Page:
Wednesday, January 28, 2009

Chapel Hill, North Carolina

Chapel Hill, or at least the town center, indeed sits atop a hill which was originally occupied by a small Anglican "chapel of ease", built in 1752, known as New Hope Chapel. The Carolina Inn now occupies the site of the original chapel. In 1819, the town was founded to serve the University of North Carolina and grew up around it. The town was chartered in 1851, and its main street, Franklin Street, was named in memory of Benjamin Franklin. -Wikipedia

I could definitely see myself living in a town like this. It is very quaint and reminds me of Fort Collins, Colorado in a way. The streets all have bike lanes and everyone looks healthy. The University of North Carolina meets Franklin St. and you can see into the campus as you pass by. The houses that flank campus are impeccably maintained mansions; they must be the fraternities and sororities.

I wandered around Chapel Hill for a while and looked in a few stores. I was heading back the way I came up East Franklin St. when all of a sudden the sky decided to open up and let loose a waterfall of rain. I made it under an awning fast, but it was so windy I got soaked all over my back, front still completely dry.

Overheard at the Post Office today in Chapel Hill, NC:
"I would like to get my mail forwarded to Japan"
"You're moving to Japan? What, you don't like it here no more?"

Haha. That made me laugh. The guy at the post office was pretty funny.

"My heart is shaped like a bicycle" -Desi

If you are ever in Chapel Hill, go check out LightYears Jewelry store. It is a small, North Carolina local jewelry store that has all kinds of neat stuff. I saw some earrings in there that were similar to something you might find in Sundance Catalog, which I love, and much less expensive.

More Photos

I promise I will be adding some pictures to my blog so it isn't so text heavy. I was too afraid to stop the car last night to take a picture of what I was driving in. You never know who or what is looming in the darkness!

Lost Highway

Tuesday, January 27, 2009
I left Lancaster this morning around 11:30. I was checking the weather periodically throughout the morning because the word was out that a storm was hitting the northwest. According to the Weather Channel, there was going to be bad weather through Baltimore, DC, and Richmond. I headed out regardless of my Grandmothers’ concerns of trouble on the road (lets’ face it, I’ve been accustomed to driving in bad weather for a few years) due to the storm heading this way.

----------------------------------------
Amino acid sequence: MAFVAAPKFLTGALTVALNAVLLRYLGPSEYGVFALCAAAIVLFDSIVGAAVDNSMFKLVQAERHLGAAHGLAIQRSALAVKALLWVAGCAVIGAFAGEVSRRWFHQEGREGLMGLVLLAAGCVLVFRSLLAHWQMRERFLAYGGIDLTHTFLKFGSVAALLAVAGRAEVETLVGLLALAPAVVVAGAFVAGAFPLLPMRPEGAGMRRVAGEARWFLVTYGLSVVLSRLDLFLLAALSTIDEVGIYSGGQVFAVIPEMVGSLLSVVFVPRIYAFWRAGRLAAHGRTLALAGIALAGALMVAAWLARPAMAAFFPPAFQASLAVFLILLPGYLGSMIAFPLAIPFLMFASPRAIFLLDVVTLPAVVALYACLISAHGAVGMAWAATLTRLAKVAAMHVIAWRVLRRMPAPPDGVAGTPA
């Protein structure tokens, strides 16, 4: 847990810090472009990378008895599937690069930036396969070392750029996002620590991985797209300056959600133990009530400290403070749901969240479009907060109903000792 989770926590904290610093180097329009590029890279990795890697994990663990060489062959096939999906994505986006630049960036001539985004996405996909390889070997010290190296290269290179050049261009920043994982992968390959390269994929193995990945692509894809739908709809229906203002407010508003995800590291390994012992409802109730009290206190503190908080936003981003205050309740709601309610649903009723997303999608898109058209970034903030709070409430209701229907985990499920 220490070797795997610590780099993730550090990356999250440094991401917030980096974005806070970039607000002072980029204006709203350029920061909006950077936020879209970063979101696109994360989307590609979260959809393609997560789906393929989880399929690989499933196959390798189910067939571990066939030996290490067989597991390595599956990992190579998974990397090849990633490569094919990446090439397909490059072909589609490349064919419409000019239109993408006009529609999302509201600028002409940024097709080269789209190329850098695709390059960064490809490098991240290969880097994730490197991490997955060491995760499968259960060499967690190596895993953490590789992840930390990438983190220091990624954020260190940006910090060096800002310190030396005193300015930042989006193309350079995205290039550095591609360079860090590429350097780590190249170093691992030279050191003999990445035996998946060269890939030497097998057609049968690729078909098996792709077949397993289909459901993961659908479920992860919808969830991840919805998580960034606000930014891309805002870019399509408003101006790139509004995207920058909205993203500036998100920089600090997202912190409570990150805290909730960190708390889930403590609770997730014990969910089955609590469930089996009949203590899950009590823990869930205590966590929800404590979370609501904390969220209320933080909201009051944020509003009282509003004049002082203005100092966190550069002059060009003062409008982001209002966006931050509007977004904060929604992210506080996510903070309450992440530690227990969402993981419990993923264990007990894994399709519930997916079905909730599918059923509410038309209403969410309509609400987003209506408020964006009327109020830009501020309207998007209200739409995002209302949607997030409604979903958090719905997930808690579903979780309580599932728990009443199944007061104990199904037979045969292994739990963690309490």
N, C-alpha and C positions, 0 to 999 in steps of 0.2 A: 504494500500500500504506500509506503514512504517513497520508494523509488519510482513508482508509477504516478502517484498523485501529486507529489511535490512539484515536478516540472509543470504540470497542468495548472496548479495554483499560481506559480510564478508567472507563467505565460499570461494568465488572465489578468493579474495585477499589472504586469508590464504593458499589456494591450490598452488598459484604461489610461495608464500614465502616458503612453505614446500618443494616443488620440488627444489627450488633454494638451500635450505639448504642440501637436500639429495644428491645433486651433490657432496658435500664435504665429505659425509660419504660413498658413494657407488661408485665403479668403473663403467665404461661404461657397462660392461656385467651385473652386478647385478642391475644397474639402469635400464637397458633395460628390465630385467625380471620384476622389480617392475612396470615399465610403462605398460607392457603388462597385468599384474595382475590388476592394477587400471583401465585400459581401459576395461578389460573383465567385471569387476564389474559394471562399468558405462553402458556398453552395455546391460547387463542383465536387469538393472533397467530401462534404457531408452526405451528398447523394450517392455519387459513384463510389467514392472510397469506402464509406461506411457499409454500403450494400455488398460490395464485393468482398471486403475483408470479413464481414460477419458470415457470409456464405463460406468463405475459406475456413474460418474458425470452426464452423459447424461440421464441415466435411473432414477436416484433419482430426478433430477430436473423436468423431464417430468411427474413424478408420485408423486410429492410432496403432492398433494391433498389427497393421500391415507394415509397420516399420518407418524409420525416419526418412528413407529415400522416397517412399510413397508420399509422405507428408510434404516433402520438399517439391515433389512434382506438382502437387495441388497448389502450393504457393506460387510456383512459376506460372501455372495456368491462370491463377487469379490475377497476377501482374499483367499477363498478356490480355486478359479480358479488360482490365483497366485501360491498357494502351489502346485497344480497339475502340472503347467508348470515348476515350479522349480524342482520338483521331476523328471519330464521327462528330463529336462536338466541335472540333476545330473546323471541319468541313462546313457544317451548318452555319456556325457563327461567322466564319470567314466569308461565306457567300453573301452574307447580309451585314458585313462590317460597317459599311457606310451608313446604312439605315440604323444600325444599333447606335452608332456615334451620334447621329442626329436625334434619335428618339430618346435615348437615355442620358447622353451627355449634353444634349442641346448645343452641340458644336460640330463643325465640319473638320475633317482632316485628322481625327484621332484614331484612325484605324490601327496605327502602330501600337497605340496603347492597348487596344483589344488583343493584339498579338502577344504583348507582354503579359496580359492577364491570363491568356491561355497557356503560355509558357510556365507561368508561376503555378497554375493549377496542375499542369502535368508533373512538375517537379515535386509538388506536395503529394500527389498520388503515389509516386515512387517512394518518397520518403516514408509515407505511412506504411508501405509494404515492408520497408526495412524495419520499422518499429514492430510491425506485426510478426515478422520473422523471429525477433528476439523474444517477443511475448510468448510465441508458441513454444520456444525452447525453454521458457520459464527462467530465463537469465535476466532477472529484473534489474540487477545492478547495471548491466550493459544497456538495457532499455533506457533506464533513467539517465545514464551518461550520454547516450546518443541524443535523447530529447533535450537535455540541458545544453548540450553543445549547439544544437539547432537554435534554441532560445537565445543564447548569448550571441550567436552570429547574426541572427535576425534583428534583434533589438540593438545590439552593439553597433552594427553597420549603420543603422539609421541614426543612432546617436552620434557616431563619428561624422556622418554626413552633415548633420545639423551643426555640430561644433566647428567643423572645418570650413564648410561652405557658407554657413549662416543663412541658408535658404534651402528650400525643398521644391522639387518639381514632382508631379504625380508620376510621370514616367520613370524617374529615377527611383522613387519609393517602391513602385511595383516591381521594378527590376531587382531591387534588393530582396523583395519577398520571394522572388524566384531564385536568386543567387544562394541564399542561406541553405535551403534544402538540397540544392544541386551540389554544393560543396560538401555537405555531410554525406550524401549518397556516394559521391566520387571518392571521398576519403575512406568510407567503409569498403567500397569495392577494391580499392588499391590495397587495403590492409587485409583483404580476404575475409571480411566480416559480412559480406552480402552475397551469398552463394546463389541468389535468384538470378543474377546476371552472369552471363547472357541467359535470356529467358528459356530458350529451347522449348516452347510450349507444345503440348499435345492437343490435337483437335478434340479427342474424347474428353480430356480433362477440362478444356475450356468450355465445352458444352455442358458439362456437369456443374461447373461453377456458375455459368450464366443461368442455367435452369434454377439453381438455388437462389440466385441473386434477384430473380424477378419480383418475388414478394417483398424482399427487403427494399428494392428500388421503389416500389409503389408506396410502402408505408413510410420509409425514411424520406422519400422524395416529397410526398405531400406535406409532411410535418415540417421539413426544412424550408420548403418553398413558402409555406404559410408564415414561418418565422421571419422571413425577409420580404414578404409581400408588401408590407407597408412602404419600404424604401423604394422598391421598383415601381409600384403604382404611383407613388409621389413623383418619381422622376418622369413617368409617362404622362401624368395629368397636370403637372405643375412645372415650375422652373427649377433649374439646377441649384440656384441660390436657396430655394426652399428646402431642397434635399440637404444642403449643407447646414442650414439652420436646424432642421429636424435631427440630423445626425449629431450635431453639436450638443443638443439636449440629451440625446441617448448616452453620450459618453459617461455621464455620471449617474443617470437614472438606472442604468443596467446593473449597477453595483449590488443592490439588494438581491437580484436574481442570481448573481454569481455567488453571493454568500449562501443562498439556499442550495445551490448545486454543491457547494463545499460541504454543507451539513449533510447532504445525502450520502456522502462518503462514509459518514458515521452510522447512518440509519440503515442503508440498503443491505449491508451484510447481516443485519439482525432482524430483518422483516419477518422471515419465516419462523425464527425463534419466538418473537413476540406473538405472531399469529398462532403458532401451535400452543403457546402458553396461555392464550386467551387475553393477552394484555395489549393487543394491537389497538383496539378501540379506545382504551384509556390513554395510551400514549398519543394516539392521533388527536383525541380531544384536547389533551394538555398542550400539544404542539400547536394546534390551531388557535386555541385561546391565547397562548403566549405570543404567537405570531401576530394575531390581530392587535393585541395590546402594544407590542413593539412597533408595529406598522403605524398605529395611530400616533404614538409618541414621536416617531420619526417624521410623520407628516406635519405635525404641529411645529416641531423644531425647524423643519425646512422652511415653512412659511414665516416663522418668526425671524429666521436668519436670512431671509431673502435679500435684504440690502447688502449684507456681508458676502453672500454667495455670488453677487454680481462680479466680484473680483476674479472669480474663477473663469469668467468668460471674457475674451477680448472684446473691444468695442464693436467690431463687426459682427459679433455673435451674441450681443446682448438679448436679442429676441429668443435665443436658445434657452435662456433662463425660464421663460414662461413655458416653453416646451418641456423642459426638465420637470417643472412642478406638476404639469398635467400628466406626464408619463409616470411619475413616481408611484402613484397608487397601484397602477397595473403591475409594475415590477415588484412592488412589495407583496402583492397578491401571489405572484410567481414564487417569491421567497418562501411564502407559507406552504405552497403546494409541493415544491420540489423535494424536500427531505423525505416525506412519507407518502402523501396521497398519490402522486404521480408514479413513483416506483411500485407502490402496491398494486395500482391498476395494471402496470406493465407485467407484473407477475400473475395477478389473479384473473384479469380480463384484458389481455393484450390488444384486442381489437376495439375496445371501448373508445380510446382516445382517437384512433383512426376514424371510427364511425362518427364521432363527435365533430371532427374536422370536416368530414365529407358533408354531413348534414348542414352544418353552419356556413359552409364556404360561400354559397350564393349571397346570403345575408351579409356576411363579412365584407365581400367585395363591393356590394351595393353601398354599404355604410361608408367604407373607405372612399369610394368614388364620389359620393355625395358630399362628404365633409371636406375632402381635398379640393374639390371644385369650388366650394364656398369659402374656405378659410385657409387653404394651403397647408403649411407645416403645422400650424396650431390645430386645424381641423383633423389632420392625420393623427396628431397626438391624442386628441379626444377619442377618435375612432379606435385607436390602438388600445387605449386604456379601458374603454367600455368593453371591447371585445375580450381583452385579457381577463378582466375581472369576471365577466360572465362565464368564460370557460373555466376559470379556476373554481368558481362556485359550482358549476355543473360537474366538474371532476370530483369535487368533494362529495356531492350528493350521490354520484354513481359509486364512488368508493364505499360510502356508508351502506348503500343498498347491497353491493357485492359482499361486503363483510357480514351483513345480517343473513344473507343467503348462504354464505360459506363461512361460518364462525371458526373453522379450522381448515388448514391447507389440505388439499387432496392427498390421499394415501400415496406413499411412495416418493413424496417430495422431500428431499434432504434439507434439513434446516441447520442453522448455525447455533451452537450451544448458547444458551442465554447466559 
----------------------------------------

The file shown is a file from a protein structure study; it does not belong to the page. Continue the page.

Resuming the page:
I was already an hour into the journey to Carrboro and I hadn’t even seen any precipitation. I was mostly hoping that the bad weather wasn’t supposed to start until later in the evening when I was already too far south to care. When I started getting closer to Baltimore the sky looked bleak.

I stopped just south of DC at a rest stop. Traffic had started to pick up and I really needed a restroom. I had to laugh a little when I went inside because I don’t trust anyone and concealed all my belongings in my car before I went into the bathroom. When I went into the bathroom, ironically, there was a plaque on the backside of the bathroom door that read “do not hang belongings on the hook, please use the lower hook for purse.”

I remember being in high school and being told a travel story of a family friend; her mother had hung her purse on the coat hook on the inside of a bathroom stall in a rest stop. Someone reached over the top of the stall door and unhooked her purse and stole it. Ever since was told this story I have at least double wrapped my purse strap or not hung my valuables on the backside of a stall door. For someone who apparently has always been pretty sheltered, I always just thought it was an urban legend (although I still believed it).

I was in the restroom for about 72 seconds. Hardly enough time for someone to try to break into Rheannon, or to try to reach over the stall door, only to realize that I didn’t have a purse for which I would have busted out of the stall, chased the culprit down and started donkey punching. (Get it? DONK)